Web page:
In October 2022, the Canadian Cancer Society (CCS) partnered with the Creative Destruction Lab to launch CDL Cancer – an intensive program that connects scientists who have game-changing ideas with experienced business mentors who can help bring those ideas to life. Following Year 1 of CDL Cancer, 9 ventures have successfully graduated from CDL Cancer and are now one step closer to bringing their breakthroughs from the lab to real life.
We recently spoke with 3 graduate ventures - VoxCell BioInnovation, Integrated Nanotherapeutics and Xpan Inc. – who are using what they learned from the program to solve some of cancer’s biggest problems.
Using 3D printing technology to create human-like tissue models
Based in Victoria, British Columbia, VoxCell BioInnovation is ready to disrupt the field of cancer science with their extraordinary invention – a 3D bioprinter that can create human-like soft cell tissues with vascular structures. Capable of printing cancer-specific tissues from a biopsy sample, their technology will enable pharmaceutical companies to test cancer treatments on realistic tissue models, rather than on singular cells in a 2D petri dish.
“It can take over 15 years to develop a new drug, and much of the time and money is spent doing clinical trials” says Kevin Vos, Director of Business Development and Strategic Alliances with Voxcell BioInnovation. “Our models enable more accurate tests and will help researchers to discover which treatments won't be effective so they can create targeted, life-saving treatment plans faster. Which means we can get life-saving therapies to cancer patients sooner.”
Gaining insights from mentors through CDL Cancer, VoxCell BioInnovation have worked to focus their idea and are now in the next phase of evolving their company. In the future, they see potential to expand into the field of personalized medicine by helping doctors to test therapies and treatments on printed models of their patients.
Maximizing the impact of therapeutic drugs through nanomedicine
Hailing from Vancouver, British Columbia, Integrated Nanotherapeutics is eager to make a big impact with an innovative drug delivery system that uses lipid nanoparticles, which are smaller than 100 nanometres in diameter! Their technology allows for several small-molecule therapeutics, like chemotherapies, to be combined into a single nanoparticle so that they can be delivered throughout the body at the same time.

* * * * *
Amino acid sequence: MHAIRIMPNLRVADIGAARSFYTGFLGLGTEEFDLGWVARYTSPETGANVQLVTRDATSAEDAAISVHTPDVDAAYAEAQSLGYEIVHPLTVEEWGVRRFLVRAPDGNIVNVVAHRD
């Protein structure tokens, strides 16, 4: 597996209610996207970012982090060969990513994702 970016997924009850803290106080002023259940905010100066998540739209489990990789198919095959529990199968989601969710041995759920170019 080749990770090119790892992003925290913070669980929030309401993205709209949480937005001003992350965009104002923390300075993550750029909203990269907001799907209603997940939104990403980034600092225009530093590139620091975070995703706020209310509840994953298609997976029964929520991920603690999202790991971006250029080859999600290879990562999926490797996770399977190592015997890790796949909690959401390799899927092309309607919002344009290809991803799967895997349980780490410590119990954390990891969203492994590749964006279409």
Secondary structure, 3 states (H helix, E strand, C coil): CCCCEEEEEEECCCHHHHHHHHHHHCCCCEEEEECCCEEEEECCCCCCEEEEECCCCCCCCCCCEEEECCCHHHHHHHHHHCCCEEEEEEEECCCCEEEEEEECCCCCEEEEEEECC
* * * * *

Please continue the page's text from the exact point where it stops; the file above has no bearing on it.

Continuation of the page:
This simplified way of delivering combination therapies benefits both doctors and cancer patients by reducing the number of doses a cancer patient may require and maximizing the impact of their treatment.
“There is a benefit to making something so small” says Dr Chris Tam, co-founder and CEO of Integrated Nanotherapeutics. “By having a smaller delivery system, we can better target drugs to localized areas of the body and release therapeutics in a way that reduces potential damage to healthy tissue. This leads to safer and more effective cancer treatments.”
Integrated Nanotherapeutics are grateful for the guidance they received from their CDL Cancer mentors. They are in the next phase of accelerating growth for their company and hope to build more therapeutics that can benefit people with diseases like cancer and beyond in the near future.
Reimagining medical devices to minimize complications from surgeries
Residing in Vaughan, Ontario, Xpan Inc. is changing the future of cancer by reimagining a traditional tool used by surgeons. Trocars are medical devices placed in abdominal or chest walls during procedures like cancer surgeries, so that surgeons can create incisions and access vital organs. While surgeons usually need many trocars during an operation that are quite large in size, Xpan’s version is smaller, expandable, and adaptable. Because of the way they are designed, they enable surgeons to operate with greater efficiency and make fewer wounds, leading to reduced pain and fewer harmful side effects.
“During cancer surgery, every second counts. Our devices allow surgeons and their teams to save time, because they can expand quickly when things go wrong and enable medical teams to be more adaptable. Unlike traditional trocars, extra time isn’t needed for our trocars to be inserted and re-inserted” says Zaid Atto, founder and CEO of Xpan Inc. “By streamlining the number of tools an oncologist needs and improving their functionality, we are able reduce the risk of complications from surgery and ensure better outcomes for patients.”
Xpan Inc. found their experience in the CDL Cancer program to be incredibly rewarding, and they appreciated being able to receive valuable advice and perspectives from so many experts in the industry. They look forward to scaling their business and conducting additional testing of their products in a patient setting.